THE FORGOTTEN HILLS OF ALWINTON

The twin tops of Green Side and Lord`s Seat lie in close proximity to the tiny village of Alwinton in Upper Coquetdale and are more often than not ignored by walkers as they rush up the nearby border-heading Clennell Street. Whilst relatively modest in height these two grass-carpeted neighbours enjoy superb all round views. This lovely medium length walk starts on the banks of the beautiful River Coquet close to the farmstead of Shillmoor little more than 3 miles beyond the last village (and pub) in Coquetdale. After a gentle first half hour or so, the route rises dramatically up the historic Pass Peth before then continuing on an upward trajectory to the two main tops of the day. The route then drops steeply to the secluded valley of the Hosedon Burn before heading to the higher ground of Castle Hills and thence up Clennell Street as far as the slopes of Saughy Hill. From here you will descend by a little-known track to the splendid Usway Burn where an easy water side meander soon delivers you back to the River Coquet. A day to remember can be all but guaranteed.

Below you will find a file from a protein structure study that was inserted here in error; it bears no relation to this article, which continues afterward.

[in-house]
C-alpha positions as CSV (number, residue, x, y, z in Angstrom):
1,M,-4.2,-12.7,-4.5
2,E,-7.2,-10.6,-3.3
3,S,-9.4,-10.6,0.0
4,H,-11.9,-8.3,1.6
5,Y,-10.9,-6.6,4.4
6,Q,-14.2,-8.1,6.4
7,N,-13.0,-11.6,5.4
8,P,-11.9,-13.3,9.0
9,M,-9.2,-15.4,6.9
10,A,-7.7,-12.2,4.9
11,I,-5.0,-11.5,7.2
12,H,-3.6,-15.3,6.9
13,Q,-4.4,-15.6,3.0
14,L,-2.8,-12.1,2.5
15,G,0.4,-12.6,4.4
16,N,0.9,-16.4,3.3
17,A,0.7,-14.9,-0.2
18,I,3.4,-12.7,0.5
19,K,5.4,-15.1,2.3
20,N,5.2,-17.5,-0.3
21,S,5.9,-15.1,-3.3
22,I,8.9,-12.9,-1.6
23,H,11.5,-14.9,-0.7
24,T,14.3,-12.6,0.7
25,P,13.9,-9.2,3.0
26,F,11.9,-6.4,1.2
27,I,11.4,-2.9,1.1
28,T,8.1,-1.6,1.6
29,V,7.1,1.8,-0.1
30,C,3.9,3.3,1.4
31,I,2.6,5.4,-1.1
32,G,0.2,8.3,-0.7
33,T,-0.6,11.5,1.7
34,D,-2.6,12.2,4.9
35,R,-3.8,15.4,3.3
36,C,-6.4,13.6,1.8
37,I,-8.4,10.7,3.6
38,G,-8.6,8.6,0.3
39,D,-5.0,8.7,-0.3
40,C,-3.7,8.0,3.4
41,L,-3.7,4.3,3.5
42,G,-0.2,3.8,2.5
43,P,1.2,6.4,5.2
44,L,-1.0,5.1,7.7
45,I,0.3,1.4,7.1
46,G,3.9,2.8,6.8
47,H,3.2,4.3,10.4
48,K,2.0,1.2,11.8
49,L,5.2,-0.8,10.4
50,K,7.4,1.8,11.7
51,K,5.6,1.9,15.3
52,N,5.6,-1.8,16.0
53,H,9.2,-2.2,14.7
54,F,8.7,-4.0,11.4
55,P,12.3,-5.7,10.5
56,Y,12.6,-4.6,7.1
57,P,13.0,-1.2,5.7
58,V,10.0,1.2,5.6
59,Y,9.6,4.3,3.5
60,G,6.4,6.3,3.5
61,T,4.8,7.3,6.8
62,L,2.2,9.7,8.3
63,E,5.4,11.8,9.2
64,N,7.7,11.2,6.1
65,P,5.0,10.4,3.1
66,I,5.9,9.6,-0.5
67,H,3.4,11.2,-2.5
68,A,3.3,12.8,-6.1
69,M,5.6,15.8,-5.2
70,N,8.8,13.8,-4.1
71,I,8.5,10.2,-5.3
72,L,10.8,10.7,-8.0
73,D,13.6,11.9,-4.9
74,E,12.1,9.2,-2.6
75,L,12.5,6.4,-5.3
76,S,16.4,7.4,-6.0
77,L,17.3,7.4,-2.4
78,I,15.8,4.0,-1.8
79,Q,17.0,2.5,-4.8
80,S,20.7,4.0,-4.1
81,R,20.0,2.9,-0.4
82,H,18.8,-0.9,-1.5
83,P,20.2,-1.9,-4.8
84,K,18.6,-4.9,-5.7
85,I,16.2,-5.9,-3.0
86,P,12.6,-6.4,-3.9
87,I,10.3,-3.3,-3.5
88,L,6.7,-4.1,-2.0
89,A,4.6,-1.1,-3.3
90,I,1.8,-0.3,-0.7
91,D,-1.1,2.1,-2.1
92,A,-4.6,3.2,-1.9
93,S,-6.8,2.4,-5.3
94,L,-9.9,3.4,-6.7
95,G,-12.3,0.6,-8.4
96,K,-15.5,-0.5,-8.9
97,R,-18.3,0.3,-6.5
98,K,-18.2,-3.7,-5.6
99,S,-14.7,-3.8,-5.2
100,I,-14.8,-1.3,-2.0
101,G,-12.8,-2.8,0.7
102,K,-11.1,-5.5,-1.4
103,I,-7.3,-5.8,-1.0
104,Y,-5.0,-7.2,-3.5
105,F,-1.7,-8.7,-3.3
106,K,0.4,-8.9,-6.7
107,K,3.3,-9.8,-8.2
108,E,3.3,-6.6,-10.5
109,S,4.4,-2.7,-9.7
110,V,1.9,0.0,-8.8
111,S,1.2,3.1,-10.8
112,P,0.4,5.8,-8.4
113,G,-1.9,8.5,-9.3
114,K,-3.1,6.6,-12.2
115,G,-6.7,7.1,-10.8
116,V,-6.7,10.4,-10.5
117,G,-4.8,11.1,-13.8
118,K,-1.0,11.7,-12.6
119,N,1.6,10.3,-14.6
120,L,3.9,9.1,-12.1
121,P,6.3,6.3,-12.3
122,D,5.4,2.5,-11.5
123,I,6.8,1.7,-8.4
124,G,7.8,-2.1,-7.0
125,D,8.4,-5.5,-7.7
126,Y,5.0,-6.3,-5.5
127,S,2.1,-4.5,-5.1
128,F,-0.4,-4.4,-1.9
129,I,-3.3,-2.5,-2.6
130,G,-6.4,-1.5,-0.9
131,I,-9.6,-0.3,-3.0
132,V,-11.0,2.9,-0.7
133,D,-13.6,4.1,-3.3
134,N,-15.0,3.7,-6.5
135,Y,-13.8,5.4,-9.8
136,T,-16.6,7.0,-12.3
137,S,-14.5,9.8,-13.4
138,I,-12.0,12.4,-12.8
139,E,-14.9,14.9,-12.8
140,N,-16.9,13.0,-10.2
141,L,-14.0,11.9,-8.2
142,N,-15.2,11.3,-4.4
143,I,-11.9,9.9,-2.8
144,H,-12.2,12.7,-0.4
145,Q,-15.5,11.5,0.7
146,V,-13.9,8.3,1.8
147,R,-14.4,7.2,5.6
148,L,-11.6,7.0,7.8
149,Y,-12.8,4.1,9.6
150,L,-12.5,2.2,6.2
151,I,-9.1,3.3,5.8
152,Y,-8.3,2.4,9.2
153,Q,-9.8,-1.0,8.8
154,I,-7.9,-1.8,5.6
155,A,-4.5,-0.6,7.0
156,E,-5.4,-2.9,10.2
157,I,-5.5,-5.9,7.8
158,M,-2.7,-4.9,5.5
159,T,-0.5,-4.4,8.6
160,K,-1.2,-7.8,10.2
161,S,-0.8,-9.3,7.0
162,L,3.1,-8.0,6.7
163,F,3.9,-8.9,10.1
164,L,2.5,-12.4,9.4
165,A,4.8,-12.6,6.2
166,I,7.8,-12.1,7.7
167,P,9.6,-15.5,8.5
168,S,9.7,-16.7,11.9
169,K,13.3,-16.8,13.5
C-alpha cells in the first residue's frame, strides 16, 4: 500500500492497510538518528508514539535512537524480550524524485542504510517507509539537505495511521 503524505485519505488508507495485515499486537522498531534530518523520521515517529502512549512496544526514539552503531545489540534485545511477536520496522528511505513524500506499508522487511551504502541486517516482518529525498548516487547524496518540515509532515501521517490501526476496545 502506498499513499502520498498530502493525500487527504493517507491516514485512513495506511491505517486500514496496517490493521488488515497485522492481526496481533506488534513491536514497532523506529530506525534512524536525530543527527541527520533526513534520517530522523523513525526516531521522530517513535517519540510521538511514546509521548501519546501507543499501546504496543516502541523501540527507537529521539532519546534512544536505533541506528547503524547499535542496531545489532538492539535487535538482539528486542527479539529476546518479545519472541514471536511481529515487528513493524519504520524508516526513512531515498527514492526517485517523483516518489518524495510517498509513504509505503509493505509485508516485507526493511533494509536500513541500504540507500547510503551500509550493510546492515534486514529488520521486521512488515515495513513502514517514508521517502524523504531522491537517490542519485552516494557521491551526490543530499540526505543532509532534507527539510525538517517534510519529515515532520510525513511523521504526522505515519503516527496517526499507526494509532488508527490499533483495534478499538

Looking back towards Shillmoor

 

Looking back towards Shillmoor

The Walk